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Israeli bus company to invest $2.2M in wireless charging electric roads

Sustainability: Coming to a platform near you

August 29, 2017 by  
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This article is sponsored by Veolia.Platform-as-a-Service (PaaS) offerings become more competitive every year, but the differences between them can seem trivial to the end user. As engineering and innovation professionals, we see the distinctions. But as environmental professionals, we also see something happening on a larger scale: They’re making entire communities more sustainable.

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Sustainability: Coming to a platform near you

Should your family give up paper towels?

January 1, 2017 by  
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Paper towels are incredibly handy for cleaning up messes and wrapping leftover food. Unfortunately, buying paper towels isn’t cost-effective or eco-friendly. Over on Inhabitat’s sister site, Inhabitots , is an argument to persuade you and your family to quit using paper towels—even recycled paper towels. From statistics on the paper and pulp industry’s waste and negative effects on the environment to the problem paper towels cause in landfills , the article delves deep into many good points for ditching paper towels.

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Should your family give up paper towels?

Ancient city constructed on a coral reef remains the only one of its kind

January 1, 2017 by  
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On the island of Pohnpei, Micronesia rest the remarkable ruins of Nan Madol, the only ancient city ever constructed on top of a coral reef . Referred to as an ” engineering marvel ” by the Smithsonian and nicknamed the “Venice of the Pacific,” this series of over 90 artificial islets could have once housed around 1,000 people. Although the Saudeleur built the city around 1200 AD, it wasn’t until earlier this year Nan Madol was finally named a World Heritage Site . Nan Madol flourished sometime during the 13th to 17th centuries AD as a spiritual and political center for the Saudeleur. Little remains of the intriguing ancient civilization – no art or carvings – other than marvelous ruins atop the coral reef. Oral history says the Saudeleur came to Pohnpei as foreigners in 1100 and ended up ruling the island, with Nan Madol as their dynastic seat. The city also served as a temple for the god the nobility worshiped. Related: Lasers reveal ancient Cambodian cities hidden by jungle near Angkor Wat The Saudeleur utilized columnar basalt, a kind of volcanic rock, to build the impressive city on a foundation of coral – and as the building materials are so heavy, no one has yet figured out how they accomplished the feat. The heaviest pillars weigh around 100,000 pounds. The walls surrounding the island’s largest structure, a royal temple called Nandauwas, are 25 feet high. The enduring stability of the remains is also something of a mystery. According to the National Park Service , “The Pohnpeians, who had neither binding agents like concrete nor modern diving equipment, sank the heavy stones into the lagoon using an unknown method. The building remains and canals are stable enough that even after centuries of abandonment visitors can still tour Nan Madol by boat.” Earlier in 2016, the World Heritage Committee added Nan Madol to both the World Heritage List and the List of World Heritage in Danger, underlining the need to protect the fascinating site from unchecked mangrove growth and waterway siltation. Nan Madol is Micronesia’s first World Heritage Site. Via Smithsonian.com , Metropolitan Museum of Art , and National Park Service Images via Stephanie Batzer on Flickr ( 1 , 2 , 3 , 4 ), Stefan Krasowski on Flickr , and Wikimedia Commons ( 1 , 2 )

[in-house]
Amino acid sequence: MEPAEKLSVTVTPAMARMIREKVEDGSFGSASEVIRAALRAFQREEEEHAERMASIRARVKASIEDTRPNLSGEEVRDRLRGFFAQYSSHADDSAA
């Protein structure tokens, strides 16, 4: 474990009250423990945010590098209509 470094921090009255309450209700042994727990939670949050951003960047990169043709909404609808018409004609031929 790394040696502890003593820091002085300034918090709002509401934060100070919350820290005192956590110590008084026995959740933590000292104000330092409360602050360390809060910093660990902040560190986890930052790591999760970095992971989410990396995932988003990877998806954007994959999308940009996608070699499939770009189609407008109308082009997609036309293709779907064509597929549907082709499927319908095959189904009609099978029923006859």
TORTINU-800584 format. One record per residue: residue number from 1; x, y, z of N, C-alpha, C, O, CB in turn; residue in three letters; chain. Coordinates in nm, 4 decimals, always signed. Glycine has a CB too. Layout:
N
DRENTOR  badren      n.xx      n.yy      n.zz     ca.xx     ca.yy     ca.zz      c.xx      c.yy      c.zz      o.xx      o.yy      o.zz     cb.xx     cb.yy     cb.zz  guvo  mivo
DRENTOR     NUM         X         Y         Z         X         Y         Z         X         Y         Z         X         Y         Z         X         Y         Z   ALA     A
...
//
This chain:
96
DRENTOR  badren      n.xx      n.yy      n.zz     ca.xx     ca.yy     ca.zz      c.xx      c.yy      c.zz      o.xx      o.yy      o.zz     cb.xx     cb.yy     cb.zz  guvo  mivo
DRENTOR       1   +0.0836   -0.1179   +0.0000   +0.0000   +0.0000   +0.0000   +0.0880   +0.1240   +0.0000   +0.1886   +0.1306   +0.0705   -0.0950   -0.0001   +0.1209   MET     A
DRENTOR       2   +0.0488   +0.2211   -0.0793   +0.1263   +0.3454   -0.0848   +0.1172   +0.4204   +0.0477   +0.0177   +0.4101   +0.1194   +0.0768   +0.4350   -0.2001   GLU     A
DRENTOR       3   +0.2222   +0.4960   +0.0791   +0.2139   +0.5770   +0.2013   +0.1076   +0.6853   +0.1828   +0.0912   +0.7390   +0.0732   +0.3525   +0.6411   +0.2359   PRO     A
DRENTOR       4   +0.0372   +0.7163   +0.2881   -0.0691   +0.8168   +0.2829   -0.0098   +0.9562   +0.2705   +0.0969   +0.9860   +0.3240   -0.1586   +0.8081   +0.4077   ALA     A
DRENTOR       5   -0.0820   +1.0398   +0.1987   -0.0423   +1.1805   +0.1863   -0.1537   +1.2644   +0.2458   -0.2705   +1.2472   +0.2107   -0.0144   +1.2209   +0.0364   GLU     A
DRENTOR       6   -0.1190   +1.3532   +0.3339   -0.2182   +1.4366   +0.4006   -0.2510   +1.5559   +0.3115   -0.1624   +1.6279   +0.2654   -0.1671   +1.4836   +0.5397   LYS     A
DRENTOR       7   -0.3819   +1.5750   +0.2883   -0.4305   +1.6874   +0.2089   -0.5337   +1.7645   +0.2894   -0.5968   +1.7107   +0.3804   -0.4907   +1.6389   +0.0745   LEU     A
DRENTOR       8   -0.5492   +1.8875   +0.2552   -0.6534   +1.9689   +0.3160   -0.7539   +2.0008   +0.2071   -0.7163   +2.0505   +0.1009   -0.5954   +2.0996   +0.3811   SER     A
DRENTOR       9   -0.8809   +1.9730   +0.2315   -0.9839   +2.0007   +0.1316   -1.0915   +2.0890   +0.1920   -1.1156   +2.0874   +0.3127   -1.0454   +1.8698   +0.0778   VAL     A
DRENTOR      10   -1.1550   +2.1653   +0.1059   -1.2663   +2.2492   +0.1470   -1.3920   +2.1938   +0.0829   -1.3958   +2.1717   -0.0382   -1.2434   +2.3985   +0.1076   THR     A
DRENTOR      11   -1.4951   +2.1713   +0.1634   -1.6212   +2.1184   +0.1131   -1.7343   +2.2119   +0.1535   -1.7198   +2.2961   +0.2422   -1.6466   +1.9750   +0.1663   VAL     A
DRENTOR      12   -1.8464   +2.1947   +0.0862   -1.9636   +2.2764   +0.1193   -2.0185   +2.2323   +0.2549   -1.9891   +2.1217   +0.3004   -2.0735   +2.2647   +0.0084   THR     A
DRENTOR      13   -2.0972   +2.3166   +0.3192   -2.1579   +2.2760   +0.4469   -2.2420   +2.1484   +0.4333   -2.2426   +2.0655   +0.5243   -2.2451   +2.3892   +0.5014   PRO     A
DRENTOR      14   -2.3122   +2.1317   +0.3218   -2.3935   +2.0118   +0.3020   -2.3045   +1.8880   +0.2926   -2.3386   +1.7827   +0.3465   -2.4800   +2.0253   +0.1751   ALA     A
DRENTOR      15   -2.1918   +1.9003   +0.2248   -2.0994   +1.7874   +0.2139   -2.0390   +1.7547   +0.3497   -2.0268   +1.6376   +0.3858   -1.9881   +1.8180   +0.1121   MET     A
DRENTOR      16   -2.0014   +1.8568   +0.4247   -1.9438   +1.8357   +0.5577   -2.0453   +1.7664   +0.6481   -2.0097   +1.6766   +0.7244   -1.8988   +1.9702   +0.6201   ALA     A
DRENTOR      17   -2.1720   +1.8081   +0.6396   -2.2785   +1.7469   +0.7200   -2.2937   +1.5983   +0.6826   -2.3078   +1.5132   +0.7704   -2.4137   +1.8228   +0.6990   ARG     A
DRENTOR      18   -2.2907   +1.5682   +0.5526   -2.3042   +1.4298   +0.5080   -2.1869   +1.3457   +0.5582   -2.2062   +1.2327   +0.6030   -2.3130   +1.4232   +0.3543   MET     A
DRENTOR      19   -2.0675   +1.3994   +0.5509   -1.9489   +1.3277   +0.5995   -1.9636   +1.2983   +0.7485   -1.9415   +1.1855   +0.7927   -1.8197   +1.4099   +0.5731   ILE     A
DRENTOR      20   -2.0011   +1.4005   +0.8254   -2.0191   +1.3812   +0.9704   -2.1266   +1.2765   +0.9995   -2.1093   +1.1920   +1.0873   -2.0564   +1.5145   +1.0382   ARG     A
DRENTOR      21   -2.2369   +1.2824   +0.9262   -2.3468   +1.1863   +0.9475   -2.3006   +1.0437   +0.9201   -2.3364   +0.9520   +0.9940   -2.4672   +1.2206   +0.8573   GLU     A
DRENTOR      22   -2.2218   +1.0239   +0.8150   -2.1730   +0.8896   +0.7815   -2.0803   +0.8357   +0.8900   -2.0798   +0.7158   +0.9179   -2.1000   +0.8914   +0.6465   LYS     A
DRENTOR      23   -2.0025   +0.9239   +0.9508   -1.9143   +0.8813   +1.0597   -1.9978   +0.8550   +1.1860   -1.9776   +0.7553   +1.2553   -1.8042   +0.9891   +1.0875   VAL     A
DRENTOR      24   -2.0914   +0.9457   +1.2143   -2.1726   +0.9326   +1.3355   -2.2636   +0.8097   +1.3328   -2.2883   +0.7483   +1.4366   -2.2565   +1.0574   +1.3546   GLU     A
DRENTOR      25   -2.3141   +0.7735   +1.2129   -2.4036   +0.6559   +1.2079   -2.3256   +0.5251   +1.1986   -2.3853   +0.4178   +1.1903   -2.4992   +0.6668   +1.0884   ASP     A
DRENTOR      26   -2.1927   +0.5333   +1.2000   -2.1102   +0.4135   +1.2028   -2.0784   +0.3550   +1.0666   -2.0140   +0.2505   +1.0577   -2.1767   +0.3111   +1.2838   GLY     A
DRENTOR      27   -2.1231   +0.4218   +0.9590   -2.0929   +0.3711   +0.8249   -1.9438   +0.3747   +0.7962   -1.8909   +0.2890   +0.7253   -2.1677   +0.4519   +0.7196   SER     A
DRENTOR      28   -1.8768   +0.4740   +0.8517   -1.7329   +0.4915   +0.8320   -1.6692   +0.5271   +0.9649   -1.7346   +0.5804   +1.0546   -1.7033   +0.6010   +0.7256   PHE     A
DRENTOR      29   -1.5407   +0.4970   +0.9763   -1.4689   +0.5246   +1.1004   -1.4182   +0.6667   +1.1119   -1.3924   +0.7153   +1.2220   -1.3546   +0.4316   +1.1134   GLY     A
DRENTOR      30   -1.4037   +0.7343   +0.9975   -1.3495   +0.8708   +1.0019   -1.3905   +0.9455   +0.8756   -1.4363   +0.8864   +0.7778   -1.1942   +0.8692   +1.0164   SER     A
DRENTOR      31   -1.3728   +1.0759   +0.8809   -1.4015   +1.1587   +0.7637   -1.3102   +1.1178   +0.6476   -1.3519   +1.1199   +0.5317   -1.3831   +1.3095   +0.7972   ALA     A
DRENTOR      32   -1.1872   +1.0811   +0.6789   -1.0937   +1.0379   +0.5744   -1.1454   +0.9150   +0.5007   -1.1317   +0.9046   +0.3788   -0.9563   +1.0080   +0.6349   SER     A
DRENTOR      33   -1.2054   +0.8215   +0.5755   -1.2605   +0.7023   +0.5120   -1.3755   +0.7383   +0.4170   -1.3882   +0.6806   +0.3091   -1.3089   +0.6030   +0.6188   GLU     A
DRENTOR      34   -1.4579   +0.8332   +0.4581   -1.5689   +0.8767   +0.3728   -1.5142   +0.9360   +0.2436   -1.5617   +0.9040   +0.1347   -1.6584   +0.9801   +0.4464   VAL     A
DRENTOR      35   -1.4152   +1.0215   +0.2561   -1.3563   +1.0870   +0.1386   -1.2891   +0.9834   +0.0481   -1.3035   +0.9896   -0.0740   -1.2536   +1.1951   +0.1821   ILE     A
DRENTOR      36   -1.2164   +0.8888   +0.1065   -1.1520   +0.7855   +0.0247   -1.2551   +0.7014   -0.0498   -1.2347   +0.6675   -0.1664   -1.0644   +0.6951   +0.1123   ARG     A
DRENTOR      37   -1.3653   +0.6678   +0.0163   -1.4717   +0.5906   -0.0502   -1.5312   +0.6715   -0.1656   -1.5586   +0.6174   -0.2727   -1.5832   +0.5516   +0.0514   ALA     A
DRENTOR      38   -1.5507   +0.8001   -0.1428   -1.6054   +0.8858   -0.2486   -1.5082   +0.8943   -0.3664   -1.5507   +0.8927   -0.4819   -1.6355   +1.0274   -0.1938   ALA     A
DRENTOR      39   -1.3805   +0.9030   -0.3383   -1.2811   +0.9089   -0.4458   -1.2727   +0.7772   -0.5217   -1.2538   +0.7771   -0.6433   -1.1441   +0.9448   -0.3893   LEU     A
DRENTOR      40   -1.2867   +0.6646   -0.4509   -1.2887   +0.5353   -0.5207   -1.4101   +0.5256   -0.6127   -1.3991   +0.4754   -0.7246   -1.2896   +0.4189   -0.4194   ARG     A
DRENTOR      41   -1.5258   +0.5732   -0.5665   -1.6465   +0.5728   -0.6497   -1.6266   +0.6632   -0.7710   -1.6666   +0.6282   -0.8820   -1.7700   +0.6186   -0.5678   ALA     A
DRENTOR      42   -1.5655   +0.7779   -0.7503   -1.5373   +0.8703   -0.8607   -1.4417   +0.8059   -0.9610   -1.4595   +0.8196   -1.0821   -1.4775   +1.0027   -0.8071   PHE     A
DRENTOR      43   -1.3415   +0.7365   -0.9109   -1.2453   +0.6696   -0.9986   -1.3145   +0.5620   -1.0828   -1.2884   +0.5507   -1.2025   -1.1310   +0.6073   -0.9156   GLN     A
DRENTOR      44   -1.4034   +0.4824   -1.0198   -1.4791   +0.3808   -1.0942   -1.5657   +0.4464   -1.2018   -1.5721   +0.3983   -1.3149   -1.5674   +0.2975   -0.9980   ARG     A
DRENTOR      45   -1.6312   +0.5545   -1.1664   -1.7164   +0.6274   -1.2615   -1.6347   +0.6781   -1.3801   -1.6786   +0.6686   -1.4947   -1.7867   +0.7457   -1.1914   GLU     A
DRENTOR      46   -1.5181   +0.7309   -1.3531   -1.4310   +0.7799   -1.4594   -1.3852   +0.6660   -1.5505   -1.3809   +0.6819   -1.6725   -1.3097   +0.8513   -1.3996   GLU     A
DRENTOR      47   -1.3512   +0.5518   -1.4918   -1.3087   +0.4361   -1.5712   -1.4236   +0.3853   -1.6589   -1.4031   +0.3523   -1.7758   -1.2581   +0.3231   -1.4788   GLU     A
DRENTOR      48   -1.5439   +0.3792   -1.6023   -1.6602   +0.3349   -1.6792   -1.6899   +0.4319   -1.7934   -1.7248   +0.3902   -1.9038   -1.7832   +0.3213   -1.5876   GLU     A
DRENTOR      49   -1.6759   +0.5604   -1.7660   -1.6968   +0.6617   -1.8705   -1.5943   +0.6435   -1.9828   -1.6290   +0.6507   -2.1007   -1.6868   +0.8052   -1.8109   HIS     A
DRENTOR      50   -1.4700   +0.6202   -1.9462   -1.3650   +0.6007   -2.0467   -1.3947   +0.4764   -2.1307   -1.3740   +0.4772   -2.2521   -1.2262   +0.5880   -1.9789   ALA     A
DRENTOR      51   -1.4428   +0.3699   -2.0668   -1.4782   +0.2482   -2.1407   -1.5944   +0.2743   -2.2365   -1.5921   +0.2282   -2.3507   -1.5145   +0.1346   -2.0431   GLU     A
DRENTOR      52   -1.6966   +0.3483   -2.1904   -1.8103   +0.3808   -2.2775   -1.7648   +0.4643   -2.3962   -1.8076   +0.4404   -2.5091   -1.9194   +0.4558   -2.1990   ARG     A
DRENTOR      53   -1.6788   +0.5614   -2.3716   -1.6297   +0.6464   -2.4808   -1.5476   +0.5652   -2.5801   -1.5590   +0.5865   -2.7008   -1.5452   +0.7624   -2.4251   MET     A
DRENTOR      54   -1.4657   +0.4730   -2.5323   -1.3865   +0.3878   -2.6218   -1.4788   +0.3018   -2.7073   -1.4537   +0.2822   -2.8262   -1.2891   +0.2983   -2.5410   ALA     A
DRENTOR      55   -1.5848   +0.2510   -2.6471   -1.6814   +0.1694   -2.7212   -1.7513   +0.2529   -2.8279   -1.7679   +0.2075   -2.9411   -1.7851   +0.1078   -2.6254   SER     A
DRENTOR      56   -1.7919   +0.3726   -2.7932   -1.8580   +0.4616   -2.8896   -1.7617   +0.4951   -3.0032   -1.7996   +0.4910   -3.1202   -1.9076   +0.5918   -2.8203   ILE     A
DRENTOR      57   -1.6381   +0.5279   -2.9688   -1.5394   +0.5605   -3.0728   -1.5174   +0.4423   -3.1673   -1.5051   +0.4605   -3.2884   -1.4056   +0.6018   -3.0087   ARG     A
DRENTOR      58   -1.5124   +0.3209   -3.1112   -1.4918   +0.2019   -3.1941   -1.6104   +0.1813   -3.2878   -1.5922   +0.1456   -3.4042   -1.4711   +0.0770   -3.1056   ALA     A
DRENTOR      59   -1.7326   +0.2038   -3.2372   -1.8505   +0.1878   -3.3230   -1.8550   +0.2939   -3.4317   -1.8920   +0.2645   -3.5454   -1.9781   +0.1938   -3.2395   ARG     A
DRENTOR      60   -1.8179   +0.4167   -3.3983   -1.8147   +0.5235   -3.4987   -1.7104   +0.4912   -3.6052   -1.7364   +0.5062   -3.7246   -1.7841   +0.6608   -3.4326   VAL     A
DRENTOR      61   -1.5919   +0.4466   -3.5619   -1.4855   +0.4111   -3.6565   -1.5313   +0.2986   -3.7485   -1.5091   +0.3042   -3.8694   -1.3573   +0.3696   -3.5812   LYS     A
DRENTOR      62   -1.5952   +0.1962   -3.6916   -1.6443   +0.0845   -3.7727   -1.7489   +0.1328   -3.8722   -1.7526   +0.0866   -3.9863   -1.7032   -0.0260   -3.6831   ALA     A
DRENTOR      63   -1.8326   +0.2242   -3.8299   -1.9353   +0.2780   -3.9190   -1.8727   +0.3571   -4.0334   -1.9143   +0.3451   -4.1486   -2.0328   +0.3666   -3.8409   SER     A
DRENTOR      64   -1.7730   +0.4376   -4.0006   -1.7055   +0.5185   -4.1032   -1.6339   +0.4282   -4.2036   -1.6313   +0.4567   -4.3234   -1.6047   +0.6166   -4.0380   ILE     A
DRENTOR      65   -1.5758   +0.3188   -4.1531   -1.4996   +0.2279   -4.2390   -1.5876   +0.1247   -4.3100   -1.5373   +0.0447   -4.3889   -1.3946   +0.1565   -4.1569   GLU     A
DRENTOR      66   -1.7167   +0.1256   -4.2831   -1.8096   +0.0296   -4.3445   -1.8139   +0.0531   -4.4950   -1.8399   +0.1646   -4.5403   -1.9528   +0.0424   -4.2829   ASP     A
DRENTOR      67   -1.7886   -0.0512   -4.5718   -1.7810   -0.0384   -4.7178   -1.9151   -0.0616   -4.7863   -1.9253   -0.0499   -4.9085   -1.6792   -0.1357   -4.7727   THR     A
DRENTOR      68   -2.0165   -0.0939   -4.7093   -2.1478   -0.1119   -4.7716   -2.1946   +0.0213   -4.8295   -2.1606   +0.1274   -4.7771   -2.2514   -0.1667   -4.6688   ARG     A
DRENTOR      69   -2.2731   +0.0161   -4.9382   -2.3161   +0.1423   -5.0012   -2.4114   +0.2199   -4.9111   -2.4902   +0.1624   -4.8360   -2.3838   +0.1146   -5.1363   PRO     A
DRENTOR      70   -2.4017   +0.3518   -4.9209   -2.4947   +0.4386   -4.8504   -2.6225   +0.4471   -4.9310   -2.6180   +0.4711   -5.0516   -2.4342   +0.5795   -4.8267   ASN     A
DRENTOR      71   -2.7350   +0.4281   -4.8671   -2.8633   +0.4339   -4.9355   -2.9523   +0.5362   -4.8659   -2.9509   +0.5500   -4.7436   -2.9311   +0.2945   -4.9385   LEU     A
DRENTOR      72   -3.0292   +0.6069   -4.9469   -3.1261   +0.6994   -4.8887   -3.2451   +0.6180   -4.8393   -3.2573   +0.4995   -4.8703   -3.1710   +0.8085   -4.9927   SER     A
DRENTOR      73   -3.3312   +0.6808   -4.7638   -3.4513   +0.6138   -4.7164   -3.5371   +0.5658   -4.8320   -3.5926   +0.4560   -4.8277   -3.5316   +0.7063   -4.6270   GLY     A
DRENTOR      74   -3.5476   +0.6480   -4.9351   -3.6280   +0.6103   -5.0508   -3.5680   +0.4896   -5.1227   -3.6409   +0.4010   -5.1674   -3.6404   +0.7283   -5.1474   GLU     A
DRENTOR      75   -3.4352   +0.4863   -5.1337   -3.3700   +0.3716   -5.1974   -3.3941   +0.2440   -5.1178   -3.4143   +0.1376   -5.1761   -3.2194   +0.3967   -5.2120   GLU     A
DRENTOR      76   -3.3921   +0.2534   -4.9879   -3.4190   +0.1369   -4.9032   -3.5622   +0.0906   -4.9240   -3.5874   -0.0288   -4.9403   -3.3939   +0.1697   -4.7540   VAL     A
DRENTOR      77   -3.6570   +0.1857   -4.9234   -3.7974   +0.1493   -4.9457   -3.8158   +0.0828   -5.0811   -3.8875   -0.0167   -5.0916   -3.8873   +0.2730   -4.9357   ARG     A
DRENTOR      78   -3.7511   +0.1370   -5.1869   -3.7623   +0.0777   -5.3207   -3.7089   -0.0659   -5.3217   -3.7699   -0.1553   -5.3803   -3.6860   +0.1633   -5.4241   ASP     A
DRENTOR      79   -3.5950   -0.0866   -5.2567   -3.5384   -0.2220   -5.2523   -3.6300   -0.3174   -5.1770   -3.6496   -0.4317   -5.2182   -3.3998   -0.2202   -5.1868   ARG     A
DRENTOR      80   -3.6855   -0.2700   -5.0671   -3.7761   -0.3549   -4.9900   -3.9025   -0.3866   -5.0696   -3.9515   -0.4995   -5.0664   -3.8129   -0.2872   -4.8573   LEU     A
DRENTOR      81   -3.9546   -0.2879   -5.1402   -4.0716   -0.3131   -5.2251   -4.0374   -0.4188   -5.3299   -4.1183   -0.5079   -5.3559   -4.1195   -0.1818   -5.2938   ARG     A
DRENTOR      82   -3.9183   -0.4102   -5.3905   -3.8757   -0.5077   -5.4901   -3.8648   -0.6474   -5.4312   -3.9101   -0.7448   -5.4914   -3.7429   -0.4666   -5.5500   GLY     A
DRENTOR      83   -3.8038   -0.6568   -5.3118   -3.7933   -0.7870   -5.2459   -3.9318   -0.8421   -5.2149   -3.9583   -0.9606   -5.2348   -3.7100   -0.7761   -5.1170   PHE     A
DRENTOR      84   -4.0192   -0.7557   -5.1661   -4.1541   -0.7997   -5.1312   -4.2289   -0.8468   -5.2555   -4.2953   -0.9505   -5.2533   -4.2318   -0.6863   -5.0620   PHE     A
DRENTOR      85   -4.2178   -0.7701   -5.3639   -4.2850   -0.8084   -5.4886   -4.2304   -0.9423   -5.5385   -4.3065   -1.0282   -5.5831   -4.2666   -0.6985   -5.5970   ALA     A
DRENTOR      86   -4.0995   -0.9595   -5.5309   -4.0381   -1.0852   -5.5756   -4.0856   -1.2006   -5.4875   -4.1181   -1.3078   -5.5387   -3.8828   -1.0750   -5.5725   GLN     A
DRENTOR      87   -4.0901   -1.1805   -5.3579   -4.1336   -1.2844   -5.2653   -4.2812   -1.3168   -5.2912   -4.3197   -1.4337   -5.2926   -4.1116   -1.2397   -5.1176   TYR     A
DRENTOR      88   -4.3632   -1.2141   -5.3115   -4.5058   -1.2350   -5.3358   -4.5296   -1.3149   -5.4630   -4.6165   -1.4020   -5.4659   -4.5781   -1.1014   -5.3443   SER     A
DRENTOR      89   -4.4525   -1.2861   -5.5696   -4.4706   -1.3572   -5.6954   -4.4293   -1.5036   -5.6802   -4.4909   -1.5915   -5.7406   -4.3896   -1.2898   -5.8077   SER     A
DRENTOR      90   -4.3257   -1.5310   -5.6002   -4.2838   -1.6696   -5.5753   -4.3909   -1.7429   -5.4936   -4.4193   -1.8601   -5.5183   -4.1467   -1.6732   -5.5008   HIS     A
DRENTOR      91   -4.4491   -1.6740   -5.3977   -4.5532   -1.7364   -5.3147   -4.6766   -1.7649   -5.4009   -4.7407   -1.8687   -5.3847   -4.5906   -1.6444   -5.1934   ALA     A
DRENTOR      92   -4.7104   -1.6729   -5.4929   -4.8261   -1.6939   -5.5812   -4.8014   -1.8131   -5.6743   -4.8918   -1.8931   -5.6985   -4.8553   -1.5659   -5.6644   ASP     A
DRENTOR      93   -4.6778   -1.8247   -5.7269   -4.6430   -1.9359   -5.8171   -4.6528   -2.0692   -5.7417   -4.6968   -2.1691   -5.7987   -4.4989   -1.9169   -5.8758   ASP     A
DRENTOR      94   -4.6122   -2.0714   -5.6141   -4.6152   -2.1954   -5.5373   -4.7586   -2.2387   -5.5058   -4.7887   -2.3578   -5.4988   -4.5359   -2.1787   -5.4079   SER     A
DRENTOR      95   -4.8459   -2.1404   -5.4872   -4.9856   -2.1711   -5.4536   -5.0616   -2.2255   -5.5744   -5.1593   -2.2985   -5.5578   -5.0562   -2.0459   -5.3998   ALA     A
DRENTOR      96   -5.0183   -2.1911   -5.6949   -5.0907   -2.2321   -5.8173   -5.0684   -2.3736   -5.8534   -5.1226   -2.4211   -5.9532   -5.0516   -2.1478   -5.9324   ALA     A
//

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Ancient city constructed on a coral reef remains the only one of its kind

The top 7 WTF moments in fashion this year

December 31, 2016 by  
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Has there ever been a year in our lifetime that so many of us have been so eager to kiss good-bye? It seems like there wasn’t a single thing not touched by tragedy: music, art, fashion , (ahem) politics . Check out our roundup of the top 7 WTF moments of 2016 and tell us which was the worst of the worst.

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The top 7 WTF moments in fashion this year